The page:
About Scot McKnight

Scot McKnight is a recognized authority on the New Testament, early Christianity, and the historical Jesus. McKnight, author of more than fifty books, is the Professor of New Testament at Northern Seminary in Lombard, IL.

  • RJS

    Great post John, and it sounds like a good day at Cornerstone. We need more irenic discussion and engagement.

    The mp3 audio of the session is available on line – as usual with the Talking Points events. I’ve learned from listening to several of them over the years. Perhaps some day I’ll make it over to that side of the state.

  • http://chrismcalister.com Chris McAlister

    This made me think of the change management theory using Myers-Briggs.

    In any profession or group (church) there can be guardians, visionaries (explorers), relational, and activistic.

    In transitioning a few churches I’ve learned as a visionary to resist the temptation to fire up the activists which causes the guardians and relational folks to reach for the “tums”.

    Instead the visionaries stay connected to the guardians which comforts the relational and the activists have to practice patience. Never thought about applying this to theologians. Interesting. Thanks.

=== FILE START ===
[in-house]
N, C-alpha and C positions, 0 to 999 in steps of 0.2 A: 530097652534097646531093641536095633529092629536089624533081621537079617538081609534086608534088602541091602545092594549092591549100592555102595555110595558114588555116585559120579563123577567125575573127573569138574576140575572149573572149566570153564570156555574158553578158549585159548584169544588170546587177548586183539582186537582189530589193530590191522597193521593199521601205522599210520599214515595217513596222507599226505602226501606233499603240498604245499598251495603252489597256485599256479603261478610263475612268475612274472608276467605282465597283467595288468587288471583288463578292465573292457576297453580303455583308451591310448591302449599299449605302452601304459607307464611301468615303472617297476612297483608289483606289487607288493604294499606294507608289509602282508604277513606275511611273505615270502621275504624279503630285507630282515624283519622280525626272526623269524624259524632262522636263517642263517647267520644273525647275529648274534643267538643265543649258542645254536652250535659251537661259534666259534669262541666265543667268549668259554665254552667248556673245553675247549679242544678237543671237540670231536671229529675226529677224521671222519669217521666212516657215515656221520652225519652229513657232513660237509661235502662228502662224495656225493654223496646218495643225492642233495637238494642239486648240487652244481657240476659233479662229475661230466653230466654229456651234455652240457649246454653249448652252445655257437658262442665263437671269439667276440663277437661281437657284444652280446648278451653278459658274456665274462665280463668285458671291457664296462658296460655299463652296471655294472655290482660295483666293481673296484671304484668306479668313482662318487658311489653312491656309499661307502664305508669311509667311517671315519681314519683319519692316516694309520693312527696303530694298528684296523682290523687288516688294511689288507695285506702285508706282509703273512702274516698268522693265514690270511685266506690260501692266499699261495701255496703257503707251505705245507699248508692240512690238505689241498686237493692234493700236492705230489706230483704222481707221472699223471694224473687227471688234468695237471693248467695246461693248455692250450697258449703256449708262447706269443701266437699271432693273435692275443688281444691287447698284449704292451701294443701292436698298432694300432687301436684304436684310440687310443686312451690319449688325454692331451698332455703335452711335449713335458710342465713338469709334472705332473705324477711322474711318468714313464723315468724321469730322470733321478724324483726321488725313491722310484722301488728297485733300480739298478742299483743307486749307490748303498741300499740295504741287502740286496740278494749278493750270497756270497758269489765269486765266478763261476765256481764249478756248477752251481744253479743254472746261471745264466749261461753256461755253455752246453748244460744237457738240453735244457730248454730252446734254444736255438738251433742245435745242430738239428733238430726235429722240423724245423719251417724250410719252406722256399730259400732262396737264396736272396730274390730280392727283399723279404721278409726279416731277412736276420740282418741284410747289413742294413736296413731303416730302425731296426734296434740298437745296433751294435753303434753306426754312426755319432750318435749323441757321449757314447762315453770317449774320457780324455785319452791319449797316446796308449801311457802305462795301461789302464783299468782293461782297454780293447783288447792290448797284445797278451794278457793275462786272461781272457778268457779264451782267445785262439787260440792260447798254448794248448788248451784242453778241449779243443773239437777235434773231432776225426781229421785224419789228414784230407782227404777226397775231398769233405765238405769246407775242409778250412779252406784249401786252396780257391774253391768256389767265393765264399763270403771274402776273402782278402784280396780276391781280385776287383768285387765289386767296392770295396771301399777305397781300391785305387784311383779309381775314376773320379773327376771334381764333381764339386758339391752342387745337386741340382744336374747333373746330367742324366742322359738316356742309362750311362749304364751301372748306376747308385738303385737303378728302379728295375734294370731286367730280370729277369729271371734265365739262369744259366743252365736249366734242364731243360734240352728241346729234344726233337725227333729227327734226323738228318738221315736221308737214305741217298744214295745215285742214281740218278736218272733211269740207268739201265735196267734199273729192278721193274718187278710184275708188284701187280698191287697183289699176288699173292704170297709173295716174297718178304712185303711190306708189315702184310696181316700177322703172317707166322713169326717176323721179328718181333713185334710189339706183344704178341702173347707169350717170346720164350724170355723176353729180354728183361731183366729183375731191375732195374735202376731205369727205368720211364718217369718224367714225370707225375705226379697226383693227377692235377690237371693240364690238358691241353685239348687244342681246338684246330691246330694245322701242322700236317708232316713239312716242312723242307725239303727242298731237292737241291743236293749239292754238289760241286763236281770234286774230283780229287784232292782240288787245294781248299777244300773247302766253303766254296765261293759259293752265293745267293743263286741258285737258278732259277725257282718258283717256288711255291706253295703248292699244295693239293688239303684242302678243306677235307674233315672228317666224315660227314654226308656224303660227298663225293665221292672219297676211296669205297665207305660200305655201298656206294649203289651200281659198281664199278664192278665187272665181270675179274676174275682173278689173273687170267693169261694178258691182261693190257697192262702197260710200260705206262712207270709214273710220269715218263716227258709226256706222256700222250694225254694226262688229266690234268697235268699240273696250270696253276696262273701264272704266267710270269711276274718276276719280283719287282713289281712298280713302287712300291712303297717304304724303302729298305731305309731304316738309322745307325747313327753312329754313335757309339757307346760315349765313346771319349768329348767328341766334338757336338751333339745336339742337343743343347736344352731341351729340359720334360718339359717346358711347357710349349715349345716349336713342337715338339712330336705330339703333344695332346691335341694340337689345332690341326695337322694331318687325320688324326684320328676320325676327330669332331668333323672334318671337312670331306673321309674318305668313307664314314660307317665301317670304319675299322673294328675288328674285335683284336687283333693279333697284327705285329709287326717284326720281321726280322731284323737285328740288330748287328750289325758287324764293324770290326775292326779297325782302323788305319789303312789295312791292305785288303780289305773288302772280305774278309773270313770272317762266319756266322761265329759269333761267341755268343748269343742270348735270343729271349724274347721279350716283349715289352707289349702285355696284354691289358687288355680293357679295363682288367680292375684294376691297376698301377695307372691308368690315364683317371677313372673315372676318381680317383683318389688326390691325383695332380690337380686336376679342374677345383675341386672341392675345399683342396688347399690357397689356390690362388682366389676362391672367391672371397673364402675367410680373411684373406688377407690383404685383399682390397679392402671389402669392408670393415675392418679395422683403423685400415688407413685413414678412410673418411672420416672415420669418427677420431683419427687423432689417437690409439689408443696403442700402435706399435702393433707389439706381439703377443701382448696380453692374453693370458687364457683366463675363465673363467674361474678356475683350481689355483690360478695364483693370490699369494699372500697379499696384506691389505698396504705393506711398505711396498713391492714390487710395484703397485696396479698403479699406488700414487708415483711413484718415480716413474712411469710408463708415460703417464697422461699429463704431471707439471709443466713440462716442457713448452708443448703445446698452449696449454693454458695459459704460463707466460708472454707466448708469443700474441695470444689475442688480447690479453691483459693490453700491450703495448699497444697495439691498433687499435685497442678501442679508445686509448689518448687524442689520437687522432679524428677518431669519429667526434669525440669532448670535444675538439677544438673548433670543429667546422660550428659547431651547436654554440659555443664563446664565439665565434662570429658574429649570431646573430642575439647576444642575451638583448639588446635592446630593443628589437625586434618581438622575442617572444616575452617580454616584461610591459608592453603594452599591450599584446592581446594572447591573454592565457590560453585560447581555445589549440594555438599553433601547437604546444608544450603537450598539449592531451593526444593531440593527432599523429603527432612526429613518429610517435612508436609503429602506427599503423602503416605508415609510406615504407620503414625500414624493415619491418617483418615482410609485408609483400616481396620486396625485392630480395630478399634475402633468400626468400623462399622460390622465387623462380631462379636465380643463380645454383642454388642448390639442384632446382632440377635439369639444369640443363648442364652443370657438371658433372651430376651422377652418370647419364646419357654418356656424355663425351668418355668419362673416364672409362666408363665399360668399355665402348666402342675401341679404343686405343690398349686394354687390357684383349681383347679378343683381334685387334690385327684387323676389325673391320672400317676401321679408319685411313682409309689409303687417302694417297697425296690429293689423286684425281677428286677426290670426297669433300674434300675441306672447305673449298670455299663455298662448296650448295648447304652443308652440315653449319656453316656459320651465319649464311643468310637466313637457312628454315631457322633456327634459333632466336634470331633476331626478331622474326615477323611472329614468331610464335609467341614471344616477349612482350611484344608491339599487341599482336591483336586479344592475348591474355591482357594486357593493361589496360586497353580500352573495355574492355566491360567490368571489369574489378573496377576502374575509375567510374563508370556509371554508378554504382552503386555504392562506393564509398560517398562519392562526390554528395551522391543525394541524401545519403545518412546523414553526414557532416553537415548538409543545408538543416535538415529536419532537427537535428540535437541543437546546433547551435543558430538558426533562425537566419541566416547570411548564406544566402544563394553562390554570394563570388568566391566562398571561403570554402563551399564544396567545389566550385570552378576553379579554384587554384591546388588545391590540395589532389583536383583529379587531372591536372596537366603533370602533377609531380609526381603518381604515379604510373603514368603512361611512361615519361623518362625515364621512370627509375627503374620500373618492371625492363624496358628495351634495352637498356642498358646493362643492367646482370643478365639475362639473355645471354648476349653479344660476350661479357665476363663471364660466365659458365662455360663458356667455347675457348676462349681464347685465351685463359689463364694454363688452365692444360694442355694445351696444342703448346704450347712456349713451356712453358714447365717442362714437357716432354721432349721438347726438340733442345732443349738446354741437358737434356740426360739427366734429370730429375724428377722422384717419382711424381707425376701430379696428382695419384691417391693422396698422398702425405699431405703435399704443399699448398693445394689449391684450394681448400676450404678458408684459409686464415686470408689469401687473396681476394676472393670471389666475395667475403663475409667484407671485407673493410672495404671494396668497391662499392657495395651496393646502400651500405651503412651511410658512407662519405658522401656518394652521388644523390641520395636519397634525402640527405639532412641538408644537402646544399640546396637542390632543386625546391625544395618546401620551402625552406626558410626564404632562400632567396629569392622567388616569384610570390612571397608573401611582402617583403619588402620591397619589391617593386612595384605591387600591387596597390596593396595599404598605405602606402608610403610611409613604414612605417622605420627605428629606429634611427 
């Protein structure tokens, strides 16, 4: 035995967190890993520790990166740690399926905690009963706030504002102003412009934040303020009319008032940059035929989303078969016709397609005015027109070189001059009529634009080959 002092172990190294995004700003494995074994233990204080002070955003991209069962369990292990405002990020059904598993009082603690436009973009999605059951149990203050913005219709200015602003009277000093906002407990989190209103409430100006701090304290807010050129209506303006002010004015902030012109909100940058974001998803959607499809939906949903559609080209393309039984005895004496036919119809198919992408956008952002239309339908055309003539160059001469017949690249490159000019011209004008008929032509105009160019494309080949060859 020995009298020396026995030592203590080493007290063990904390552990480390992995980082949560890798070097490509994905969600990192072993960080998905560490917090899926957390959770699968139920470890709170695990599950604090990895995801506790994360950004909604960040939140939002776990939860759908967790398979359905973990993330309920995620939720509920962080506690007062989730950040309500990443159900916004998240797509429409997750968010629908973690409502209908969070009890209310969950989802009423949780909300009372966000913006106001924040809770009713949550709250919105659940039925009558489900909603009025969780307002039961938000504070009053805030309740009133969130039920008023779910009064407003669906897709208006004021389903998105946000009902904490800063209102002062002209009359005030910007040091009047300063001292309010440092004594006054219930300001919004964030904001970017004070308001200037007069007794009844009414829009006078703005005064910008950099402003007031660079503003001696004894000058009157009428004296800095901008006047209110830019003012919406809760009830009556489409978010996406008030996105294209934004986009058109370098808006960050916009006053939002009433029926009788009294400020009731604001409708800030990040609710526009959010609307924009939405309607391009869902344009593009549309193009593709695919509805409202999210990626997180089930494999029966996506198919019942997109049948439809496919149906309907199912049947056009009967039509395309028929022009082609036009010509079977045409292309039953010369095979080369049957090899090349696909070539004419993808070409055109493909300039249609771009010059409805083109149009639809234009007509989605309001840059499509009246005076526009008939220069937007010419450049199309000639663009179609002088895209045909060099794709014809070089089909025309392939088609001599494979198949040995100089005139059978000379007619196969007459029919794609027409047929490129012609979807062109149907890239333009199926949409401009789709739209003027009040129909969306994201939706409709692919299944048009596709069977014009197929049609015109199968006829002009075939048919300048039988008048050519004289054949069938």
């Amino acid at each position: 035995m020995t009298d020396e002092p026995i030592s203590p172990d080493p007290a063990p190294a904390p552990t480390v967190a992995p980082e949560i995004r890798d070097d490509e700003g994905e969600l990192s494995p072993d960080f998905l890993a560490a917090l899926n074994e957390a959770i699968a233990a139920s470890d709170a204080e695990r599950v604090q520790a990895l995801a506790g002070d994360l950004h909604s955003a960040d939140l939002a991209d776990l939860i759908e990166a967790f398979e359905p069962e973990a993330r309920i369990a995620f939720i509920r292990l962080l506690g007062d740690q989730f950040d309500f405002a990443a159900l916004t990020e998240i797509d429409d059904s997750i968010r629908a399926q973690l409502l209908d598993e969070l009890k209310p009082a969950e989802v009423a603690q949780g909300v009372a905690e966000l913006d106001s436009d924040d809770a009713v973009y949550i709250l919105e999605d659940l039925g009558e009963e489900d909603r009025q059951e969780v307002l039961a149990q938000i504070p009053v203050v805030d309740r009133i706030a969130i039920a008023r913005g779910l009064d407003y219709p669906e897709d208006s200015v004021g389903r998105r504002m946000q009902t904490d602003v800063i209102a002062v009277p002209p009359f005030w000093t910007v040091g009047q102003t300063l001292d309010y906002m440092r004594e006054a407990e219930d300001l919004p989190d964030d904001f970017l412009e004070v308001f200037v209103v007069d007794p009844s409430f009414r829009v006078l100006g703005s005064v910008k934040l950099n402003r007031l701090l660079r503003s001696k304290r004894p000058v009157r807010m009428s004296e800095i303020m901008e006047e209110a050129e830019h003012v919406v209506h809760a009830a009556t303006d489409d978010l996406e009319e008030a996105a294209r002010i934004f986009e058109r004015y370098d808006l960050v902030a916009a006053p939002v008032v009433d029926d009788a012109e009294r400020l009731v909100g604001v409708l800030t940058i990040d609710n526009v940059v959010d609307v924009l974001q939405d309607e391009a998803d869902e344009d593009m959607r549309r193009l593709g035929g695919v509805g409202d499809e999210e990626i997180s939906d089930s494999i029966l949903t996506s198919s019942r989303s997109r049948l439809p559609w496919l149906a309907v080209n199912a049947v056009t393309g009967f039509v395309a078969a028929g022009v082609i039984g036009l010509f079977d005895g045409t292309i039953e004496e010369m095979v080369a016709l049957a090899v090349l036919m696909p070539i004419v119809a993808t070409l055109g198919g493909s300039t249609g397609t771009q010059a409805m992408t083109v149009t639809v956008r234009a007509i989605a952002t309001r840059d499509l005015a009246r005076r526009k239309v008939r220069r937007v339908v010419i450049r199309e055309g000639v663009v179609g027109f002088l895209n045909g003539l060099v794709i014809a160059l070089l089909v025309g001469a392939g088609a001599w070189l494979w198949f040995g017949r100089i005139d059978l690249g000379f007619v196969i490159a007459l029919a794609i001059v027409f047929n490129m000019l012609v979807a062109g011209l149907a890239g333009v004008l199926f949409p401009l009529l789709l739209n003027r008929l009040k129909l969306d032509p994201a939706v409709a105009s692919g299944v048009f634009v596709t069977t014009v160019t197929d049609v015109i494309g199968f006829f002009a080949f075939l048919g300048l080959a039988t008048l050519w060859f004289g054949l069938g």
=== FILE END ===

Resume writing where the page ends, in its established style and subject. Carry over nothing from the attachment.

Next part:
• http://timgombis.com Tim Gombis

    You’d be most welcome, RJS!

    Thanks for this, John. It was indeed a good day and a life-giving conversation in every sense.

  • http://TruthWhys.com Dan Salter

    The trouble with most explorers and guardians is the tendency to lump each other in categories based on single-issue ideas. What do you do with the young earth, biblical egalitarian? Explorers smirk knowingly as they send that person off to live with the guardians for the Gen 1-3 view. Guardians excommunicate while holding their ears and crying, Anathema! because of the egalitarianism. Ostracizing…I mean…categorizing rarely works out well because people then find it necessary to spend half their time explaining why they don’t belong in whatever pigeonhole into which they’ve been shoved.

  • brad

    I think Clark Pinnock used language of theological “explorers” and “settlers.” But “guardians” seems a bit more esteeming. In this framework, I find the Apostle Paul to be an interesting figure. In parts of the evangelical world, he’s viewed primarily as a guardian. But, the more I think on his engagement with the Gentile world, the more he seems like a pretty radical/bold explorer as well. For instance, his treatment of food sacrificed to idols (in Corinthians) seems to be quite a departure from what the Jerusalem council (the guardians?) asked of him.